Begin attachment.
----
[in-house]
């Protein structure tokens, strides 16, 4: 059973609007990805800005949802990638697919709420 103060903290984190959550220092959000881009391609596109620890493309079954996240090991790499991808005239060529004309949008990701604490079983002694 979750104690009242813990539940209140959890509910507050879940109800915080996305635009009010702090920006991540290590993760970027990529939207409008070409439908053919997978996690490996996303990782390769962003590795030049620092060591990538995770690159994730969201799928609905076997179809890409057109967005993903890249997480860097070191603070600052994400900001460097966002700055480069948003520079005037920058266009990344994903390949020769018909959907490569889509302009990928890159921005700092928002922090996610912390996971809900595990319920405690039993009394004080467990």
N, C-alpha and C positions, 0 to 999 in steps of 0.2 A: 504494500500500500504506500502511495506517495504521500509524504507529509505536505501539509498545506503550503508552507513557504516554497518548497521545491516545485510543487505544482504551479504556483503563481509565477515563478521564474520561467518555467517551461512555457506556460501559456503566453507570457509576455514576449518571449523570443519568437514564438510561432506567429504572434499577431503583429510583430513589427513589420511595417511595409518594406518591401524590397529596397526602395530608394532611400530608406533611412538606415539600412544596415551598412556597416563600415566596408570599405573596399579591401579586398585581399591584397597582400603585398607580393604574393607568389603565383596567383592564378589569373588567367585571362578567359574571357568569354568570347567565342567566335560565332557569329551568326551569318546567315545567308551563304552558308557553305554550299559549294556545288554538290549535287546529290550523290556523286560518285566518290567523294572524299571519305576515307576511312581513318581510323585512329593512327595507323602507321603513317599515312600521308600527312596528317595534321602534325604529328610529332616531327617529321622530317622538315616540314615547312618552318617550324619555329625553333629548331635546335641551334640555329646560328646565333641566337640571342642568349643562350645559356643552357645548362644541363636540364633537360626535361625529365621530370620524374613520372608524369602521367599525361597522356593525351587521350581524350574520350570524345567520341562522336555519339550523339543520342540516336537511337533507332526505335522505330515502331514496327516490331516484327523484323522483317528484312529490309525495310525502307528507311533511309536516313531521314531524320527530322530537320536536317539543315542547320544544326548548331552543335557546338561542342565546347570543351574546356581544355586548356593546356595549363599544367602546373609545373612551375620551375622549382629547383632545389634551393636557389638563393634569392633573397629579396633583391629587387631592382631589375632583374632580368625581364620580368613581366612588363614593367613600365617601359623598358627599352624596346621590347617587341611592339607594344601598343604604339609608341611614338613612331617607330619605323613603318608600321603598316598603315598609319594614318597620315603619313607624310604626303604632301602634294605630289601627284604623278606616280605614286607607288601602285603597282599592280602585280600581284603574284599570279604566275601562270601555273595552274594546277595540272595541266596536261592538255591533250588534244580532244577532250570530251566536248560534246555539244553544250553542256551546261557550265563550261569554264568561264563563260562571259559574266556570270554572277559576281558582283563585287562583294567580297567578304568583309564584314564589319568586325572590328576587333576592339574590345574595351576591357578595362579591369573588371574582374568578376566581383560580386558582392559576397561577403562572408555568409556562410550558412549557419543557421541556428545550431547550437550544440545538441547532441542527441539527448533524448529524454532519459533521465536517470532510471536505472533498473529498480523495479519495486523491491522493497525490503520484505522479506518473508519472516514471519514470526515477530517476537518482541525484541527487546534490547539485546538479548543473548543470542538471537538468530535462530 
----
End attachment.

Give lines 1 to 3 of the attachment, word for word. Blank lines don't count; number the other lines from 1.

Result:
[in-house]
């Protein structure tokens, strides 16, 4: 059973609007990805800005949802990638697919709420 103060903290984190959550220092959000881009391609596109620890493309079954996240090991790499991808005239060529004309949008990701604490079983002694 979750104690009242813990539940209140959890509910507050879940109800915080996305635009009010702090920006991540290590993760970027990529939207409008070409439908053919997978996690490996996303990782390769962003590795030049620092060591990538995770690159994730969201799928609905076997179809890409057109967005993903890249997480860097070191603070600052994400900001460097966002700055480069948003520079005037920058266009990344994903390949020769018909959907490569889509302009990928890159921005700092928002922090996610912390996971809900595990319920405690039993009394004080467990």
N, C-alpha and C positions, 0 to 999 in steps of 0.2 A: 504494500500500500504506500502511495506517495504521500509524504507529509505536505501539509498545506503550503508552507513557504516554497518548497521545491516545485510543487505544482504551479504556483503563481509565477515563478521564474520561467518555467517551461512555457506556460501559456503566453507570457509576455514576449518571449523570443519568437514564438510561432506567429504572434499577431503583429510583430513589427513589420511595417511595409518594406518591401524590397529596397526602395530608394532611400530608406533611412538606415539600412544596415551598412556597416563600415566596408570599405573596399579591401579586398585581399591584397597582400603585398607580393604574393607568389603565383596567383592564378589569373588567367585571362578567359574571357568569354568570347567565342567566335560565332557569329551568326551569318546567315545567308551563304552558308557553305554550299559549294556545288554538290549535287546529290550523290556523286560518285566518290567523294572524299571519305576515307576511312581513318581510323585512329593512327595507323602507321603513317599515312600521308600527312596528317595534321602534325604529328610529332616531327617529321622530317622538315616540314615547312618552318617550324619555329625553333629548331635546335641551334640555329646560328646565333641566337640571342642568349643562350645559356643552357645548362644541363636540364633537360626535361625529365621530370620524374613520372608524369602521367599525361597522356593525351587521350581524350574520350570524345567520341562522336555519339550523339543520342540516336537511337533507332526505335522505330515502331514496327516490331516484327523484323522483317528484312529490309525495310525502307528507311533511309536516313531521314531524320527530322530537320536536317539543315542547320544544326548548331552543335557546338561542342565546347570543351574546356581544355586548356593546356595549363599544367602546373609545373612551375620551375622549382629547383632545389634551393636557389638563393634569392633573397629579396633583391629587387631592382631589375632583374632580368625581364620580368613581366612588363614593367613600365617601359623598358627599352624596346621590347617587341611592339607594344601598343604604339609608341611614338613612331617607330619605323613603318608600321603598316598603315598609319594614318597620315603619313607624310604626303604632301602634294605630289601627284604623278606616280605614286607607288601602285603597282599592280602585280600581284603574284599570279604566275601562270601555273595552274594546277595540272595541266596536261592538255591533250588534244580532244577532250570530251566536248560534246555539244553544250553542256551546261557550265563550261569554264568561264563563260562571259559574266556570270554572277559576281558582283563585287562583294567580297567578304568583309564584314564589319568586325572590328576587333576592339574590345574595351576591357578595362579591369573588371574582374568578376566581383560580386558582392559576397561577403562572408555568409556562410550558412549557419543557421541556428545550431547550437550544440545538441547532441542527441539527448533524448529524454532519459533521465536517470532510471536505472533498473529498480523495479519495486523491491522493497525490503520484505522479506518473508519472516514471519514470526515477530517476537518482541525484541527487546534490547539485546538479548543473548543470542538471537538468530535462530 